Anti-grooming law delay "unacceptable"

Government dragging its feet on making it illegal for an adult to send a sexual message to a child in England and Wales

Girl with phone

More than 50,000 people joined our Flaw in the Law campaign calling on the Government to make it illegal for an adult to send a sexual message to a child.

Last year Parliament introduced the new offence in England and Wales which meant an adult would be breaking the law if they sent a sexual communication to an under 16-year-old.

But now - nearly 2 years later - the Government has yet to trigger the law already successfully used to catch abusers in Scotland.


Every day we wait is another day children are at risk

Authorities have recorded 1,537 offences in Scotland under similar legislation in the last 6 years. And since February last year legislation has been in place for Northern Ireland.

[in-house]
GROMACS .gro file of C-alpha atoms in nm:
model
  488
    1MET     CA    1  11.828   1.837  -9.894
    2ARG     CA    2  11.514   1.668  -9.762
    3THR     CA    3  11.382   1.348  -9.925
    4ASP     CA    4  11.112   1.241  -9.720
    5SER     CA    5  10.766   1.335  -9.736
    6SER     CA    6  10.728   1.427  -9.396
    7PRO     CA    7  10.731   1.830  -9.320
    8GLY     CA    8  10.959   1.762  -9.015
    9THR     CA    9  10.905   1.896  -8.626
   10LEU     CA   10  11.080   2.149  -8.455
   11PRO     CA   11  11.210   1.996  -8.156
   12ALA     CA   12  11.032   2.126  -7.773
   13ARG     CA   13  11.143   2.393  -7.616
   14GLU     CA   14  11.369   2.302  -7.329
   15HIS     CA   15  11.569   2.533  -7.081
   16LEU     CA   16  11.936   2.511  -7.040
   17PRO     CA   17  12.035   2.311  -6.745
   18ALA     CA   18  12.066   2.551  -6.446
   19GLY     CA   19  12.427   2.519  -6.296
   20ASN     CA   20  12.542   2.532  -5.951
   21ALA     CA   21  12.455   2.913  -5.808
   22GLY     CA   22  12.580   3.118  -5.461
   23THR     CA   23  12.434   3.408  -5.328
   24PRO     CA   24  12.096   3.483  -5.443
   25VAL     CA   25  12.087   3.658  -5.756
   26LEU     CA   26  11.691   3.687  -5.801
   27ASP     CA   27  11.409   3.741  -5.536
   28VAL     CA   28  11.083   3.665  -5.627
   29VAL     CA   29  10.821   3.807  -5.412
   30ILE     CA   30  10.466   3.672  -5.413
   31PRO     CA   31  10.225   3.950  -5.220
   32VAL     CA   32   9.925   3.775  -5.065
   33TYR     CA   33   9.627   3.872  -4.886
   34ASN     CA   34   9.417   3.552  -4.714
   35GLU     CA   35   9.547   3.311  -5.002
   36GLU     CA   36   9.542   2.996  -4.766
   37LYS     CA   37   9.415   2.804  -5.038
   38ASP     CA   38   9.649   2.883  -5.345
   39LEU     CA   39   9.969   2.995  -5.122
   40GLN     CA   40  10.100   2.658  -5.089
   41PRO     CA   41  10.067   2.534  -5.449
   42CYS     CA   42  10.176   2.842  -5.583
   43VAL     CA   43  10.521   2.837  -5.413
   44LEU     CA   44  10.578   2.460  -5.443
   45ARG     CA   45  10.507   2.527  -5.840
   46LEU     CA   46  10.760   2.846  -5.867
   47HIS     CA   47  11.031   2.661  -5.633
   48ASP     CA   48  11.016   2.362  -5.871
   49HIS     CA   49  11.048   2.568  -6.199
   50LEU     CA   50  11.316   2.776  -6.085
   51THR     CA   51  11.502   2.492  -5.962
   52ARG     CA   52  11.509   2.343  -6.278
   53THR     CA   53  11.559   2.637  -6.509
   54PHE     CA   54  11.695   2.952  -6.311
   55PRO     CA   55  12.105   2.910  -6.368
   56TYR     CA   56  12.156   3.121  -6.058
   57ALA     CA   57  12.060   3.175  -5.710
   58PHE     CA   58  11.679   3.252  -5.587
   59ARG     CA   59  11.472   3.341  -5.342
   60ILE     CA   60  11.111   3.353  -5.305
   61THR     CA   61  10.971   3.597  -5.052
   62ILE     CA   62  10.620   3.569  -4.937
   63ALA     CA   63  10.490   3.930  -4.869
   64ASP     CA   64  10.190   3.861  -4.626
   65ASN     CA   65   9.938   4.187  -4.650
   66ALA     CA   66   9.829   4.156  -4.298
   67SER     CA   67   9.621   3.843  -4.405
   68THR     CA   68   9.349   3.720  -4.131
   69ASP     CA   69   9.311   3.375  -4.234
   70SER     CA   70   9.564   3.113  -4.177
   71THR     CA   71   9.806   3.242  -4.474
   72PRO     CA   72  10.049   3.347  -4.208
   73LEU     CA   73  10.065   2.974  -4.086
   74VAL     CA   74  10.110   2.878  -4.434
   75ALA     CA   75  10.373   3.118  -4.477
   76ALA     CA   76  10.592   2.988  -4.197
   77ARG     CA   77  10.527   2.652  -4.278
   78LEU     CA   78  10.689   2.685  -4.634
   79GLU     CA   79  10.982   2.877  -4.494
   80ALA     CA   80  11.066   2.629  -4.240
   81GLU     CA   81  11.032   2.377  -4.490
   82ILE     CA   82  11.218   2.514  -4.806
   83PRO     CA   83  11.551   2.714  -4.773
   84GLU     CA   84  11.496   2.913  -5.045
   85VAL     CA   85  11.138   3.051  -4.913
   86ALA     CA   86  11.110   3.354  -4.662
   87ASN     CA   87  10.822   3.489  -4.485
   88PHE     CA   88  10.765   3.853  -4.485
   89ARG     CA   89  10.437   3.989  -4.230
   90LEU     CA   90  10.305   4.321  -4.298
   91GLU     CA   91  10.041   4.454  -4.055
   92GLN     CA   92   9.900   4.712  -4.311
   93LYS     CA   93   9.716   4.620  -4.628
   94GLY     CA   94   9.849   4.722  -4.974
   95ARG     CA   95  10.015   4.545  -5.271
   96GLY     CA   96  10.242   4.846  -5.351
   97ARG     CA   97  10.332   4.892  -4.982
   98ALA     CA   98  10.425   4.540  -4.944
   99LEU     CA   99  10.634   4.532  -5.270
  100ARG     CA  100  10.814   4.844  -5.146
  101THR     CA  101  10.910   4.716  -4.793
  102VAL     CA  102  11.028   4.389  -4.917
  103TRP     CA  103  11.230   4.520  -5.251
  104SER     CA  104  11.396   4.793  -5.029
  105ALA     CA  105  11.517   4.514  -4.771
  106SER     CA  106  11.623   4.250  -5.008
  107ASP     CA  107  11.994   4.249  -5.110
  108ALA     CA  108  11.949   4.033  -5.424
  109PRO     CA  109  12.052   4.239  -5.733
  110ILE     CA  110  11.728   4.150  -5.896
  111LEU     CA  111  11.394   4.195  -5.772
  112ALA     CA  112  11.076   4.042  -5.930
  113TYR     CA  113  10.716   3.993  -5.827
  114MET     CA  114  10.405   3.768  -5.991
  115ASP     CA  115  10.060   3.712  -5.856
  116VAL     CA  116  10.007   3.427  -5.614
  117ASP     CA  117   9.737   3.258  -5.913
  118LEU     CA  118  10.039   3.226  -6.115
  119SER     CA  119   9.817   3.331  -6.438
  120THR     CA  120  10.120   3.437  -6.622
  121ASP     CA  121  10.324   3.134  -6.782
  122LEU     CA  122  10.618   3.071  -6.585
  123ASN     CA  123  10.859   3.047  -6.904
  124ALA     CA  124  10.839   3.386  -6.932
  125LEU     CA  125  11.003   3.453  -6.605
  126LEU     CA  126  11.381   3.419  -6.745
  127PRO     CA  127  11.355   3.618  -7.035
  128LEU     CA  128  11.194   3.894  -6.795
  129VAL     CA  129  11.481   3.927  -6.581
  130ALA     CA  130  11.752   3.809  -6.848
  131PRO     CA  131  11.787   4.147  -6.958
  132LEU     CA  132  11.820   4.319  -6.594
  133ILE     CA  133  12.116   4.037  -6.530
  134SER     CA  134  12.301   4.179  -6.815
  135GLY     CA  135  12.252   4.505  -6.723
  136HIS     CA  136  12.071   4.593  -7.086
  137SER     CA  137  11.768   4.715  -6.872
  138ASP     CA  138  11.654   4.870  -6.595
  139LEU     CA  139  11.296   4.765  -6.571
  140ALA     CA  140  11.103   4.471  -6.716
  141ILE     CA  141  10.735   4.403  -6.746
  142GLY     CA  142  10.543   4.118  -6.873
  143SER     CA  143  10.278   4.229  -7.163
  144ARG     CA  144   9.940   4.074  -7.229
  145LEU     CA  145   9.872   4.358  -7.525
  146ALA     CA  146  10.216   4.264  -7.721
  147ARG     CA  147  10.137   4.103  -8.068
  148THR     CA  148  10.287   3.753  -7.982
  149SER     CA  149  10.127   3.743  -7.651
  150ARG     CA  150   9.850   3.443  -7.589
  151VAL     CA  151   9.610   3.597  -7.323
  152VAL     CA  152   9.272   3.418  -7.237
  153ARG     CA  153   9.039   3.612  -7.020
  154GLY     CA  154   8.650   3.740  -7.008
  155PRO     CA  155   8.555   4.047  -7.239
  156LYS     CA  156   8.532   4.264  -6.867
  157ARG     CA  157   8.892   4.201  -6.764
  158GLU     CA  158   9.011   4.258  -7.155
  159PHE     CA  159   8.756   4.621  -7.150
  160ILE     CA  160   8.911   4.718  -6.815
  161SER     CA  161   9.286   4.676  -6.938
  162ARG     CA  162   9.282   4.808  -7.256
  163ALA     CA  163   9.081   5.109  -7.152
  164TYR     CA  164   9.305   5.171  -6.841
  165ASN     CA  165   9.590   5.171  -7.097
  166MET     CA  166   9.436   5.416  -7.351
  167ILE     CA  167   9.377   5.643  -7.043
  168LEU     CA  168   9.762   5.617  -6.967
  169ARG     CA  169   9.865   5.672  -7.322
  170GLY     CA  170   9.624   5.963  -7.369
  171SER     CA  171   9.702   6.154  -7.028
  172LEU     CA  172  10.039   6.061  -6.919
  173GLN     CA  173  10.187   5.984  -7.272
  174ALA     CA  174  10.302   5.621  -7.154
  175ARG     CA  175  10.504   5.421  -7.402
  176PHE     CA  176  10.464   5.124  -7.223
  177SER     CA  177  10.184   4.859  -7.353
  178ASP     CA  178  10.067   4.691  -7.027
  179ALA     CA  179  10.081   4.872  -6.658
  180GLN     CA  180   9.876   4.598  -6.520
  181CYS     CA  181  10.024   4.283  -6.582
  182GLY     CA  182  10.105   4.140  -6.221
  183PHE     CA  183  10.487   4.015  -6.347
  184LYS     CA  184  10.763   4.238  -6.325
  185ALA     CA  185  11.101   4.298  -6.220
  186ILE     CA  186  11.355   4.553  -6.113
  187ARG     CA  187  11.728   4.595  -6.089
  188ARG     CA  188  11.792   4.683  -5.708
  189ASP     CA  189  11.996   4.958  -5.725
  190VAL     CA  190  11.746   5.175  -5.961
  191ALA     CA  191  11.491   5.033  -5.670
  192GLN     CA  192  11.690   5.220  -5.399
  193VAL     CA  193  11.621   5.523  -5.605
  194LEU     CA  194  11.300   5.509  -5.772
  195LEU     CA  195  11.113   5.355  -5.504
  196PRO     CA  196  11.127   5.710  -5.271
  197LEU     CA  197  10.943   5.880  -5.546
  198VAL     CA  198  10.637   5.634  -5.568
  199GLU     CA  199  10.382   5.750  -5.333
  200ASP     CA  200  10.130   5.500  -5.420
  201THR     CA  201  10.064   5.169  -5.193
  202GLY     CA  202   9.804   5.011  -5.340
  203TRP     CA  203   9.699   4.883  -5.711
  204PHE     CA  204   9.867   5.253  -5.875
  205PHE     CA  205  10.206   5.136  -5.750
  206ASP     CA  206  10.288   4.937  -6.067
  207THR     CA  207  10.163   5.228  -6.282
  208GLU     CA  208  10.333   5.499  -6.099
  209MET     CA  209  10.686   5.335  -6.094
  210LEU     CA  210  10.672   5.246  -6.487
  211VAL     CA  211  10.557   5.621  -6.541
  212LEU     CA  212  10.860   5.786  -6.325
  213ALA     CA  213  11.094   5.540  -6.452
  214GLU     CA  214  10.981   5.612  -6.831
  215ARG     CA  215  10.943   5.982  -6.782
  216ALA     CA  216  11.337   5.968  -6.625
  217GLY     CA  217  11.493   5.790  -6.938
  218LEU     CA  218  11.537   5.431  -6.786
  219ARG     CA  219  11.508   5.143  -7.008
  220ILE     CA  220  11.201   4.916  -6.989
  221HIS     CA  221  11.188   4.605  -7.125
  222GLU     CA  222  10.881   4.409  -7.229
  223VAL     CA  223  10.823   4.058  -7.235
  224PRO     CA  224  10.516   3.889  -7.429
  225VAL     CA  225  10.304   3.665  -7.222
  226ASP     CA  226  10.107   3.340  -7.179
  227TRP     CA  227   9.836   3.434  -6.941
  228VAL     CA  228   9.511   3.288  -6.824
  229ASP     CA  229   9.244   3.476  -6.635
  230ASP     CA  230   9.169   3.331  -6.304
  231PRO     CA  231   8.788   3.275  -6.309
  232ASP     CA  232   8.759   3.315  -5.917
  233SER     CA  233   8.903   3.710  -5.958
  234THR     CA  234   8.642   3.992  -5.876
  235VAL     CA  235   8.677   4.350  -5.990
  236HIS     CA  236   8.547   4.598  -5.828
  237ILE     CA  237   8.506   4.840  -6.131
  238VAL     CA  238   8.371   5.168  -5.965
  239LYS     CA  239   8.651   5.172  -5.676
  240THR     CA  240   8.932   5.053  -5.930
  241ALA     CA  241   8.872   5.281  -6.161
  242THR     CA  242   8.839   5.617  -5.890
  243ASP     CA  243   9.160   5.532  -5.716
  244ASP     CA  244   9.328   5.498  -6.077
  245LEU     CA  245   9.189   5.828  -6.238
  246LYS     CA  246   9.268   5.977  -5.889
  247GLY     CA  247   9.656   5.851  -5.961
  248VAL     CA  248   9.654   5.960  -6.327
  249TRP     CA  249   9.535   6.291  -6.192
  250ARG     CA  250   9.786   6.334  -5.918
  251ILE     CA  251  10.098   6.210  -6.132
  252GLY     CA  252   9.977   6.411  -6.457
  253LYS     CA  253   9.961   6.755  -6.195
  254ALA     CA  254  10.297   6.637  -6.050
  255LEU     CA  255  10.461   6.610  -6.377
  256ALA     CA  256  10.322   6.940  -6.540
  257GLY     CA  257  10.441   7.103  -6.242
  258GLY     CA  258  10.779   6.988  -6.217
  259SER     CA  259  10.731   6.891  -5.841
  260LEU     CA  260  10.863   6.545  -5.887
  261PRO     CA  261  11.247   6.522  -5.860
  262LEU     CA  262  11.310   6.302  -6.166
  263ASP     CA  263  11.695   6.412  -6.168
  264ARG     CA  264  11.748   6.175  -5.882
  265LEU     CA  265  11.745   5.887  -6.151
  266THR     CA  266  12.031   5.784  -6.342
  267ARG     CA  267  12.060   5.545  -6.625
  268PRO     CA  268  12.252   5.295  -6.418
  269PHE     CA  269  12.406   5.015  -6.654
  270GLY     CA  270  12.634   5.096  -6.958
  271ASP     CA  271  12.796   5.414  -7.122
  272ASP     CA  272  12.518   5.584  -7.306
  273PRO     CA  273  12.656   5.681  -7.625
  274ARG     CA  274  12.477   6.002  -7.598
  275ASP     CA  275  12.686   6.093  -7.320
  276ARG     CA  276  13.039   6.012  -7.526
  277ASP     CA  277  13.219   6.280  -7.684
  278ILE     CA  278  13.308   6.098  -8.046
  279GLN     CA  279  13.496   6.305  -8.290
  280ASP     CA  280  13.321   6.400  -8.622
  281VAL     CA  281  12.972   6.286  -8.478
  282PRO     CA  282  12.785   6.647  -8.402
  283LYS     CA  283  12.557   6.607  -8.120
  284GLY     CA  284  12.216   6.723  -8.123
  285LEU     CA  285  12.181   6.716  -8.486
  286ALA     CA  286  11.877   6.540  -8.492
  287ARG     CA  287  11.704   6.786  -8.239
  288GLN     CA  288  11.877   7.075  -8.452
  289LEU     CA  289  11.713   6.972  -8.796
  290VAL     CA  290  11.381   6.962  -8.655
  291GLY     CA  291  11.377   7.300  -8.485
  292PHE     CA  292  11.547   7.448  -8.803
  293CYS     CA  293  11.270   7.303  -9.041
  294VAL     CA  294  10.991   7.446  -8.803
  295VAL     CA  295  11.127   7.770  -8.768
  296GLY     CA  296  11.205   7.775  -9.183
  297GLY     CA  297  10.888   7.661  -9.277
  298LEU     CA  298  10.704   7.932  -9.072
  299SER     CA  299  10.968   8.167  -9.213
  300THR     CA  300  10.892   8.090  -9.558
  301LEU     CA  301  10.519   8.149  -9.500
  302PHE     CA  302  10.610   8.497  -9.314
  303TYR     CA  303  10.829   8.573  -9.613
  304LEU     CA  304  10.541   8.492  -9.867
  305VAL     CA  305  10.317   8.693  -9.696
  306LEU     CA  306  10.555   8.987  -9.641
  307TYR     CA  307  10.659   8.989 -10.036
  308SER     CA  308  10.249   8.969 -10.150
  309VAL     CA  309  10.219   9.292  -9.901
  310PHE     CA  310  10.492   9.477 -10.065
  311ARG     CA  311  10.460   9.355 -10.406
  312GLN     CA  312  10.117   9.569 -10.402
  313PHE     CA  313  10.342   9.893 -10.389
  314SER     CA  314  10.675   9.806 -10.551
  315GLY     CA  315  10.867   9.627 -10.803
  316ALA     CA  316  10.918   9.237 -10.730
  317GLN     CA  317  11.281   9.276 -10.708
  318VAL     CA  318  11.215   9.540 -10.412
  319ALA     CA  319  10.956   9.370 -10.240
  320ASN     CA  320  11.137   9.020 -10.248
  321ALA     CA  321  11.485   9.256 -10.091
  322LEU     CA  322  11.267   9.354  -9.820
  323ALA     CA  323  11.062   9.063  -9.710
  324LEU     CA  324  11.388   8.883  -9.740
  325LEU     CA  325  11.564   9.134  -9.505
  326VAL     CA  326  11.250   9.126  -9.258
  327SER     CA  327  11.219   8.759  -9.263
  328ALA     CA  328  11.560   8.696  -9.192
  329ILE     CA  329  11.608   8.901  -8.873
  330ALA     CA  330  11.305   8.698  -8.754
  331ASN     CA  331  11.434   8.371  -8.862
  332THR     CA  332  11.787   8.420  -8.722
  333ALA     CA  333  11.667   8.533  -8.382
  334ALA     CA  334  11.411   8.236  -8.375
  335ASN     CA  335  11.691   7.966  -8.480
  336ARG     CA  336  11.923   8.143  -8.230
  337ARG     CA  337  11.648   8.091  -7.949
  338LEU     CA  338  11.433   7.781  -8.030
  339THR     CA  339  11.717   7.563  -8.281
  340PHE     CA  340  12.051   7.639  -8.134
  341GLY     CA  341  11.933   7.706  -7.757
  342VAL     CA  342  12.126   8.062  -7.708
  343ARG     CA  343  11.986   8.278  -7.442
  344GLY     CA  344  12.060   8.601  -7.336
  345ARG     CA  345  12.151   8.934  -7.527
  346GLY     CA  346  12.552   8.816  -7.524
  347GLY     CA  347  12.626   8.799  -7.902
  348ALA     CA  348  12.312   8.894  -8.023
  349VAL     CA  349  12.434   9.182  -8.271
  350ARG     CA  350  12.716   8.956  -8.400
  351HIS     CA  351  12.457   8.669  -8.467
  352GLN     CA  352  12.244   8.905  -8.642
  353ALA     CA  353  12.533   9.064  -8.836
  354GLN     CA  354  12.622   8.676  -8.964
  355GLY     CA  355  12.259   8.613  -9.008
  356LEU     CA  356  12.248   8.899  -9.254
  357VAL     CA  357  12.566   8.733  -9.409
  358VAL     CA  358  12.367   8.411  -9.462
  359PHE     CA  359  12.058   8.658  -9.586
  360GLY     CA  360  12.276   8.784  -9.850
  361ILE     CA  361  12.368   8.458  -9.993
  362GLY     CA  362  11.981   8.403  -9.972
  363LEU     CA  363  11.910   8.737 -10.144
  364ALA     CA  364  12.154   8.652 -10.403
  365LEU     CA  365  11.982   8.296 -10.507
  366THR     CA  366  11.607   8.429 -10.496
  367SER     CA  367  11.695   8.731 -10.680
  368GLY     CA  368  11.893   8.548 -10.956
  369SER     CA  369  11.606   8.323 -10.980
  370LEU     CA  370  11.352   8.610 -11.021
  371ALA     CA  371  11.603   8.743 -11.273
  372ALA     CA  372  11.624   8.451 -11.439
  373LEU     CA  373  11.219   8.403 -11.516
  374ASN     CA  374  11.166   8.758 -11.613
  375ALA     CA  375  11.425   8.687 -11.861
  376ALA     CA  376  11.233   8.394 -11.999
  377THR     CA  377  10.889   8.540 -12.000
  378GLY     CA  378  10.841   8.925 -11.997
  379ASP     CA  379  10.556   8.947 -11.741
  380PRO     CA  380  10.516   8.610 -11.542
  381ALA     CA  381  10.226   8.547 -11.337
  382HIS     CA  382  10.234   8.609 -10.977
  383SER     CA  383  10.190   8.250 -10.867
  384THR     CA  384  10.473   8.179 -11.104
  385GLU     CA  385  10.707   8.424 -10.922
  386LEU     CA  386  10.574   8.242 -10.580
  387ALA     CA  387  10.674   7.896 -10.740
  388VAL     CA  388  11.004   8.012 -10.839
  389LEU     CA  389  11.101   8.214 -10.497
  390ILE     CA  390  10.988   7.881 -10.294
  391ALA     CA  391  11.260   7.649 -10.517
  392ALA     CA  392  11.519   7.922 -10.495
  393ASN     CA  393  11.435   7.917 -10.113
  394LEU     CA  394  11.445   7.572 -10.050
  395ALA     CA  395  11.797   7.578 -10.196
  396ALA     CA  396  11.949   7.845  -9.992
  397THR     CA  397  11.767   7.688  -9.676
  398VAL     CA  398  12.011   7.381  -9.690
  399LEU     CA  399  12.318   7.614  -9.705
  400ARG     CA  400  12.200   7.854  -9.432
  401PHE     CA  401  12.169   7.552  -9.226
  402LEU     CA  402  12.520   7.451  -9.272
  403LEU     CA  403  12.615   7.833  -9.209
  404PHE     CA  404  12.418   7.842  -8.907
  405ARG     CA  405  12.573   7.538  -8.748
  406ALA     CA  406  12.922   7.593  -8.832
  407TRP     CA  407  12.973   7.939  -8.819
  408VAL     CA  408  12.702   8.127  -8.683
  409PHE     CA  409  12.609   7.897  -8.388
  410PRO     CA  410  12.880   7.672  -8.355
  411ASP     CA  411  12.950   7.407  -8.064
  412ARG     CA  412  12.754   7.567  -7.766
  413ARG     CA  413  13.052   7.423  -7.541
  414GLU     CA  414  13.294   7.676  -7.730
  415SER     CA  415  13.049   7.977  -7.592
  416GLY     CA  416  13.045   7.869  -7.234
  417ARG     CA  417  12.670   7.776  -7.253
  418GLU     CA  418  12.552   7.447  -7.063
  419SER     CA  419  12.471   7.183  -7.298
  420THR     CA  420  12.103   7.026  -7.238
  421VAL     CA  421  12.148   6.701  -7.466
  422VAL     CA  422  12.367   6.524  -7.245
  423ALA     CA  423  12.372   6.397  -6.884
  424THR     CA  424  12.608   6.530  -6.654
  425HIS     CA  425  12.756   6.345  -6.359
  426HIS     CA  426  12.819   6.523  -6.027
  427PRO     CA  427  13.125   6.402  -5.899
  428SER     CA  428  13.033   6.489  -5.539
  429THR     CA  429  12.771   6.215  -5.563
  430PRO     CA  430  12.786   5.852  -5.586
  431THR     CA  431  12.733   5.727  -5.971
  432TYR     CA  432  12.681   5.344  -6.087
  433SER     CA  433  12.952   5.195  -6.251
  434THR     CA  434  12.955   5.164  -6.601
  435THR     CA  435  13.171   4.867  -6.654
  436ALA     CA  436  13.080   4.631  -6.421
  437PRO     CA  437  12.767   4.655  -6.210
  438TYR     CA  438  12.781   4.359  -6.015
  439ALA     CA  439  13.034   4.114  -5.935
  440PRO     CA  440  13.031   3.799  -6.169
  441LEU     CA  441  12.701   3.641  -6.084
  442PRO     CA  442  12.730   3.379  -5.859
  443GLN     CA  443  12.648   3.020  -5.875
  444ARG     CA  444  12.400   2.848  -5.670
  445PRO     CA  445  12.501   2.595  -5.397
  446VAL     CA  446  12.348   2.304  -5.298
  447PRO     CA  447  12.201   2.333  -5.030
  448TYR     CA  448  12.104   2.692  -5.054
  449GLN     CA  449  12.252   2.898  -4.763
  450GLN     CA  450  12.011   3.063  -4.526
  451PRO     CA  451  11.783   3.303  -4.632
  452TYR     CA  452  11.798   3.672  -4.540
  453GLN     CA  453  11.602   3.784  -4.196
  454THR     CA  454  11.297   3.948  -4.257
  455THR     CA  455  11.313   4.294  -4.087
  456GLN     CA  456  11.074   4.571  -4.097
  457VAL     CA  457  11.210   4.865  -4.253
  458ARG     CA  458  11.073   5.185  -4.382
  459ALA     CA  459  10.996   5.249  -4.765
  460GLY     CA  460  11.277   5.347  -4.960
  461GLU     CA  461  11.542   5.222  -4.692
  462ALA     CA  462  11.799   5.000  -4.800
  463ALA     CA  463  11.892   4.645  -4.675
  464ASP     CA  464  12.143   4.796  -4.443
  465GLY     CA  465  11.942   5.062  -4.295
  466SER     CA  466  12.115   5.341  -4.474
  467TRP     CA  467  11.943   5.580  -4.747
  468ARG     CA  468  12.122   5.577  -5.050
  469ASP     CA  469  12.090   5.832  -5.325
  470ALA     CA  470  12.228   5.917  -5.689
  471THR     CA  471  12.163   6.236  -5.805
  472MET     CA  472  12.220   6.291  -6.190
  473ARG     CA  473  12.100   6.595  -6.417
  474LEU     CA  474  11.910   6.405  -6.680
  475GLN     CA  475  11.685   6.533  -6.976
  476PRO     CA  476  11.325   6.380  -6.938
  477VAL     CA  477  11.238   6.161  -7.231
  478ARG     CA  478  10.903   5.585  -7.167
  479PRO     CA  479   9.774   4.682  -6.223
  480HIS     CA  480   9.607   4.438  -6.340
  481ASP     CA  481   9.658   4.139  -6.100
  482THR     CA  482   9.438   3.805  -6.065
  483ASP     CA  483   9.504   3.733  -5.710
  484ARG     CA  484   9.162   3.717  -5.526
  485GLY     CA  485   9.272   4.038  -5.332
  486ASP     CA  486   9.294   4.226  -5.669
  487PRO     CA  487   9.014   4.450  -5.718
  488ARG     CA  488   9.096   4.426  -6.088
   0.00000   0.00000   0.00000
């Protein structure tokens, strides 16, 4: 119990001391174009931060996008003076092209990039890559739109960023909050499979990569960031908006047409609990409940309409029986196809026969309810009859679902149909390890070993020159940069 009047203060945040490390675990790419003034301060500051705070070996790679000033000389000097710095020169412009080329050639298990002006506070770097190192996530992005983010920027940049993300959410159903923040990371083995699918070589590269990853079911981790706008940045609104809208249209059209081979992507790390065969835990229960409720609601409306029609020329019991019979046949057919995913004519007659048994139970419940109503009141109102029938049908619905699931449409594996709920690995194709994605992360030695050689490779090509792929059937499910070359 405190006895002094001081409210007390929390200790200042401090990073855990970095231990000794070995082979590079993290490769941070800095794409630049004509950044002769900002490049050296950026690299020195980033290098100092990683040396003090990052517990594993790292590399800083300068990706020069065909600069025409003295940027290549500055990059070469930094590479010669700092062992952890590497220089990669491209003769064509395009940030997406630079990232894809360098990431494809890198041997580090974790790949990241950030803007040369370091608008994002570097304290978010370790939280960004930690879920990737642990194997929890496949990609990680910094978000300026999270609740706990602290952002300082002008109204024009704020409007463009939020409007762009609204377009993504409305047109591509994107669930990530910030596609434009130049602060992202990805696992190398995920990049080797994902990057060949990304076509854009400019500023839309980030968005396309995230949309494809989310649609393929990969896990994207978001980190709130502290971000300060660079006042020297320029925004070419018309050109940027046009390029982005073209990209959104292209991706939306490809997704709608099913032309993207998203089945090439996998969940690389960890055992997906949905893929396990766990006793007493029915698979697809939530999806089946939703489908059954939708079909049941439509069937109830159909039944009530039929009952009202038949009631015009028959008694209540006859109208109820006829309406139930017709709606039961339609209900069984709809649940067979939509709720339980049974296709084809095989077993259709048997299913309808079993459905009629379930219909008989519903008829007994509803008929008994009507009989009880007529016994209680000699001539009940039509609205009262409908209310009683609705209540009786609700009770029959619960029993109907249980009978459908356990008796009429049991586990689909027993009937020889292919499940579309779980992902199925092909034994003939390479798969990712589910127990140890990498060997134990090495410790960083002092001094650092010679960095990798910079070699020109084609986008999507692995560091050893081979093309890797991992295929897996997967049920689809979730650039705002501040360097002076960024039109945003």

Childline figures also show the number of counselling sessions for children worried about online sexual abuse rose last year (2015-16) by 24% to 3,716. That's why we need to pressure Government to act now.

NSPCC Chief Executive Peter Wanless' letter to the Secretary of State for Justice Elizabeth Truss 

"In too many cases the police have been left powerless to take action to protect children who are increasingly being targeted by abusers online.

"This new offence was supposed to mean that the full force of the law could be brought to bear on anyone who grooms children online.

"The public have backed our campaign, Parliament has agreed to it and Scotland shows that the law clearly works, so we cannot understand why the Government is dragging its feet.

"It is an unacceptable and baffling delay in equipping police in England and Wales in the battle against criminals who are intent on targeting children."